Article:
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Town OKs more car storage in Calverton

Cars at Calverton, Long Island. (Dec. 14, 2012)

Cars at Calverton, Long Island. (Dec. 14, 2012) Credit: Doug Kuntz

Riverhead will allow the firm already storing 30,000 cars on two town-owned runways at Enterprise Park in Calverton to place more vehicles on taxiways and other paved areas at the former Grumman aircraft plant.

The town board, in a 4-0 vote Thursday, extended its contract with Insurance Auto Auctions Corp., of Westchester, Ill. The action drew immediate criticism from Long Island Pine Barrens Society executive director Richard Amper, who has said the cars at the town-owned Enterprise Park in Calverton represent a threat to drinking water.

There is no way of knowing what kinds of fluids are leaking from the vehicles and would be washed into the ground when it rains, Amper said. "I guess that's to ensure groundwater contamination, in the event the first 30,000 cars weren't sufficient."

Town Supervisor Sean Walter said there are 100 people working at EPCAL every day cleaning up cars and moving them out. "There's no difference between cars parked at EPCAL and cars parked at the Smith Haven Mall."

The firm agreed to pay the town $3,200 per month for every acre used to store vehicles damaged by superstorm Sandy, and to indemnify the town from any damage caused by the vehicle storage.

In turn, the town board, meeting in its role as Riverhead's Industrial Development Agency, declared the new storage agreement to be a "type 1" action, which would have no significant impact on the environment and would not need a full environmental review under the State Environmental Quality Review Act.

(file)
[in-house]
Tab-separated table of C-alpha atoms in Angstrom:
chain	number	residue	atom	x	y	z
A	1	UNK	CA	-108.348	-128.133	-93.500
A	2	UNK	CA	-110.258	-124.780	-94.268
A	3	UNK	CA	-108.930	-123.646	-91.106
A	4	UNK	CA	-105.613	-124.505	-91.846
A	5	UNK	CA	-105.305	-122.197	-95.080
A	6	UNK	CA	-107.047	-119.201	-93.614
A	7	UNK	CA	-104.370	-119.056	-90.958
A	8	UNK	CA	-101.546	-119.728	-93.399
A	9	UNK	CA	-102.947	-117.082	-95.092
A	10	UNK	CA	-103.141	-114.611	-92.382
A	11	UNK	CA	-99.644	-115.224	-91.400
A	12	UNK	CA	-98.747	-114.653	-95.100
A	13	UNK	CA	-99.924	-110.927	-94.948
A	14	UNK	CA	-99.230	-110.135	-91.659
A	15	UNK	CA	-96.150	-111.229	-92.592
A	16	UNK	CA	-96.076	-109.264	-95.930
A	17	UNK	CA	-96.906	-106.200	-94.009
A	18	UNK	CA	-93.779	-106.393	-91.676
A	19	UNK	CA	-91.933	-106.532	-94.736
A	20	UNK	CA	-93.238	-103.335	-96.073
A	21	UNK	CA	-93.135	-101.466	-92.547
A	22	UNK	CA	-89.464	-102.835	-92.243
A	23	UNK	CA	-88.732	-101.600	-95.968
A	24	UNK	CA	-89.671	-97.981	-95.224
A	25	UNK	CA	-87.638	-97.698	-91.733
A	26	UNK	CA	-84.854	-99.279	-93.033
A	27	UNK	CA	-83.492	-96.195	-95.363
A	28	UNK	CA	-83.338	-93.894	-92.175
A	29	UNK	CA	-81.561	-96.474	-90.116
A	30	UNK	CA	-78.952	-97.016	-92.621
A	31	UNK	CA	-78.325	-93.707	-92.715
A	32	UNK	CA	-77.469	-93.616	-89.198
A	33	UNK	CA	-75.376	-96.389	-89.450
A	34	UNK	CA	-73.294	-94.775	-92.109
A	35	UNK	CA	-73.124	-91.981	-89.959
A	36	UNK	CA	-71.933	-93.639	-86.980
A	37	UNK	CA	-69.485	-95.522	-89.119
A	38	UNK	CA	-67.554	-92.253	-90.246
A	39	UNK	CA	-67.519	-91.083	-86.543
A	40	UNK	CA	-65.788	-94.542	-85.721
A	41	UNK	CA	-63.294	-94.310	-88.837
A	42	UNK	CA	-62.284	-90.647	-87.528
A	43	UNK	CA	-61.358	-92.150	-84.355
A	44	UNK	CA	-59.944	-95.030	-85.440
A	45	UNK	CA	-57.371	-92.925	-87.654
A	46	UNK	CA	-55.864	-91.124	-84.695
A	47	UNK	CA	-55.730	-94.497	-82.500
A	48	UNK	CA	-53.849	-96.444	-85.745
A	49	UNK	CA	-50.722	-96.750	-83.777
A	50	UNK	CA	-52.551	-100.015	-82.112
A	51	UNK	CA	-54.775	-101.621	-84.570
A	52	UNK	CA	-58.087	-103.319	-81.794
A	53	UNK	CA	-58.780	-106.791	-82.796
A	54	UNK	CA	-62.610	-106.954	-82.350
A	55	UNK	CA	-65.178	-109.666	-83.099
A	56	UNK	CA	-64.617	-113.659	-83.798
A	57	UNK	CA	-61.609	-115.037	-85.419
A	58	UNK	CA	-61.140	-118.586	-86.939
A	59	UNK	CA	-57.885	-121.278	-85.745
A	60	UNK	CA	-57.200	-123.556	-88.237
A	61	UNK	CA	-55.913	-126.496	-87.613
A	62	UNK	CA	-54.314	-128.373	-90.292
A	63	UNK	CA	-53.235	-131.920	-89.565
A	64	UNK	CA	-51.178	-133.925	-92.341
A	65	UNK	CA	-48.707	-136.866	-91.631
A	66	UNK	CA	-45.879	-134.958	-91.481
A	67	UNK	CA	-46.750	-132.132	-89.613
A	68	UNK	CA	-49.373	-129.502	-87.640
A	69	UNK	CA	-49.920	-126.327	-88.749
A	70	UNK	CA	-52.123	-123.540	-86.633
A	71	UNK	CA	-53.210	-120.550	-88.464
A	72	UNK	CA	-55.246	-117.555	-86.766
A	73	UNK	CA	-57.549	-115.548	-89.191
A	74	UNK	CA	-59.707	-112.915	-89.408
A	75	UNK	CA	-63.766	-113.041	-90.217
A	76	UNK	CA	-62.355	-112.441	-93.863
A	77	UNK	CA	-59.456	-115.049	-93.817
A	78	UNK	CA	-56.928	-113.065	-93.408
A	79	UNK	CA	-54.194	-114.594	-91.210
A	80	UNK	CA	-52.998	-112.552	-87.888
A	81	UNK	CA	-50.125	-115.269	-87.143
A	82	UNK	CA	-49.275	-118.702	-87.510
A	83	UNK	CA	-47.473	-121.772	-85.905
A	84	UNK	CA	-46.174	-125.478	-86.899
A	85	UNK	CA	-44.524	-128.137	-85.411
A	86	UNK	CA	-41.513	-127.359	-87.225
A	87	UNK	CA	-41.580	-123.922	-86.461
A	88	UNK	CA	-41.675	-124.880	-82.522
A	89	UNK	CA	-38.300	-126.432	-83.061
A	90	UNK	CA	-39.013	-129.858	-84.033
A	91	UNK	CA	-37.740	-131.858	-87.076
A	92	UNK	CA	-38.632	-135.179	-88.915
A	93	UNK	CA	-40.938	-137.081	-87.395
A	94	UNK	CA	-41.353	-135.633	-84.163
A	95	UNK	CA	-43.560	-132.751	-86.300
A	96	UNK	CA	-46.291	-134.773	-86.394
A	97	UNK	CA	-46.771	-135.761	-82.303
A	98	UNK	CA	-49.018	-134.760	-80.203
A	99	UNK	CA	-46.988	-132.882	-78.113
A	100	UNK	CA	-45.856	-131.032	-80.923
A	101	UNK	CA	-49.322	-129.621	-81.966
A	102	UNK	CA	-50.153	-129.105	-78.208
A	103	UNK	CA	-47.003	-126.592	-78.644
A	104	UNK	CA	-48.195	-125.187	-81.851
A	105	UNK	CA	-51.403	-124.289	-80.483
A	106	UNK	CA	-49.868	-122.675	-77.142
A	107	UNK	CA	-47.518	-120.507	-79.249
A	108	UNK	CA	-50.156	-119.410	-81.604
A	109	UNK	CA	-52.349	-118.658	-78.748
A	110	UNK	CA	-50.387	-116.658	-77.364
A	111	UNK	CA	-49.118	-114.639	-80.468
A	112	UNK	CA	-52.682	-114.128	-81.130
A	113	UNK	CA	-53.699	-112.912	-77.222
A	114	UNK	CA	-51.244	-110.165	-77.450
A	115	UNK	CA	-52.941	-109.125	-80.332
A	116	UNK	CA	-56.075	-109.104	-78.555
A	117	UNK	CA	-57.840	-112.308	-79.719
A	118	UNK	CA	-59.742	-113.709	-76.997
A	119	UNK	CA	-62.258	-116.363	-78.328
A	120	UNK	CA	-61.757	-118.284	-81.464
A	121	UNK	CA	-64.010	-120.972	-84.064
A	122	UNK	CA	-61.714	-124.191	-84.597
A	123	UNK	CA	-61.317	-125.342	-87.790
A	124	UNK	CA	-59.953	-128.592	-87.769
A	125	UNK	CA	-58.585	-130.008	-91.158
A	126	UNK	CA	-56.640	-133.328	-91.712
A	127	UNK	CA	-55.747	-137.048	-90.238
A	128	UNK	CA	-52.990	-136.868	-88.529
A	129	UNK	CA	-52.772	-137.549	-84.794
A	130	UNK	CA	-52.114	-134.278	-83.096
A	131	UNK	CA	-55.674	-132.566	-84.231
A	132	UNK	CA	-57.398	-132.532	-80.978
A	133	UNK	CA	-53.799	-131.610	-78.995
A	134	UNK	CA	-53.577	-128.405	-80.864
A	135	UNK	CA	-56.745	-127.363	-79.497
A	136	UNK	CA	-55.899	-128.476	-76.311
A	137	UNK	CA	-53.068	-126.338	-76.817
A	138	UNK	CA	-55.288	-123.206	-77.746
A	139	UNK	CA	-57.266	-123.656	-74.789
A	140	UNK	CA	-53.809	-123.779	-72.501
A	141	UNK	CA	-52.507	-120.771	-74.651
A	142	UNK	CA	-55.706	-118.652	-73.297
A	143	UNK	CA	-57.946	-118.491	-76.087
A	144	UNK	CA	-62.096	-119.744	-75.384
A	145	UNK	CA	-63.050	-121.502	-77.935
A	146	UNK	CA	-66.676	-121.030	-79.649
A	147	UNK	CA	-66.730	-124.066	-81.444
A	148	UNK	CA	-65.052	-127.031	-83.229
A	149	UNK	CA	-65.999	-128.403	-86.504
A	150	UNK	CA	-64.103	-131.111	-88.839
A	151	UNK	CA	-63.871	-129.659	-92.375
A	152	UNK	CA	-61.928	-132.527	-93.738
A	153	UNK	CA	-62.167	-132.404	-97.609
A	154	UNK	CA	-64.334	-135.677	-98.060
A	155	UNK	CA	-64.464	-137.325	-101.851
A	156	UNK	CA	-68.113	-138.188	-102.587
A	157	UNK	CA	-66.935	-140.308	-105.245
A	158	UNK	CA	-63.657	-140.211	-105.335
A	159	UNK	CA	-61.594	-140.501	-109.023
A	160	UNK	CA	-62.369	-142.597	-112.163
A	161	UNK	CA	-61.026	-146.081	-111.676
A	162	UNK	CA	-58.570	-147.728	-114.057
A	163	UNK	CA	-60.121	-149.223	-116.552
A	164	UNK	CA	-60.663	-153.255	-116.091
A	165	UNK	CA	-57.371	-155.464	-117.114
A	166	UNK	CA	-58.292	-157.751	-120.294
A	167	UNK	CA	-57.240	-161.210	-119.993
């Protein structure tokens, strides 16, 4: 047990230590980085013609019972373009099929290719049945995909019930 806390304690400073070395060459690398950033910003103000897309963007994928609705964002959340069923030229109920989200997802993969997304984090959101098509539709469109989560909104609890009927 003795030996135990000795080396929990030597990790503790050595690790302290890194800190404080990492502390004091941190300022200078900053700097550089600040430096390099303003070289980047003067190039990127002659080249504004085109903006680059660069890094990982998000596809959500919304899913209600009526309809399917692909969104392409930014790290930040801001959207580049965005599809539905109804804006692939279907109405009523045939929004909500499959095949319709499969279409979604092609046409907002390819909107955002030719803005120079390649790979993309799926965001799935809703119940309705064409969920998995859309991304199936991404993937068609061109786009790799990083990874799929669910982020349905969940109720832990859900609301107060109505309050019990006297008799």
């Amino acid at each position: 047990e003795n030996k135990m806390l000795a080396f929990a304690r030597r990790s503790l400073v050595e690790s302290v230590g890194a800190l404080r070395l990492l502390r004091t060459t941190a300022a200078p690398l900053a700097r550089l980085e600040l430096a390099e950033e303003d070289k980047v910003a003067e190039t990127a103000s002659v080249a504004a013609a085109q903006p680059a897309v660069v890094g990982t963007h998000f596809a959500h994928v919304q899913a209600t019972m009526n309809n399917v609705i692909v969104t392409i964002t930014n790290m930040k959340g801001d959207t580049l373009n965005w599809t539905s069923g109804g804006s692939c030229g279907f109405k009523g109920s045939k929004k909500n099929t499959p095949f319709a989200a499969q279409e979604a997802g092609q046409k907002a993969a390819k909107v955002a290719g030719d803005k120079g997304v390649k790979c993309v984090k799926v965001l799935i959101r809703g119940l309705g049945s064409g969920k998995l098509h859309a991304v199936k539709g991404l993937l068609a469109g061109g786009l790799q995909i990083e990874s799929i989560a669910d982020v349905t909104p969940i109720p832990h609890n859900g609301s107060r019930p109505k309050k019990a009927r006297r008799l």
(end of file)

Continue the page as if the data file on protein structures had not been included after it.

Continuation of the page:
State environmental officials are monitoring the situation, but have so far taken no action on cars stored on the runway. The State Department of Environmental Conservation has started legal action against the owners of a sand mine in Southampton Town, where cars have been stored on the ground, rather than impermeable concrete.

The town's contract with Insurance Auto Auctions calls for Riverhead to be reimbursed for any damage caused by the cars. "That's fine, but who will reimburse the people who drink the water?" Amper asked.

The 2,900-acre EPCAL property -- given to Riverhead by the federal government for new industrial development after the Grumman plant closed in 1996 -- includes land in the central pine barrens region, designated by the state for groundwater recharge.

In other action at its last meeting of the year, the town board designated the four new ballfields to open next spring in another part of the EPCAL site as Veterans Memorial Park.

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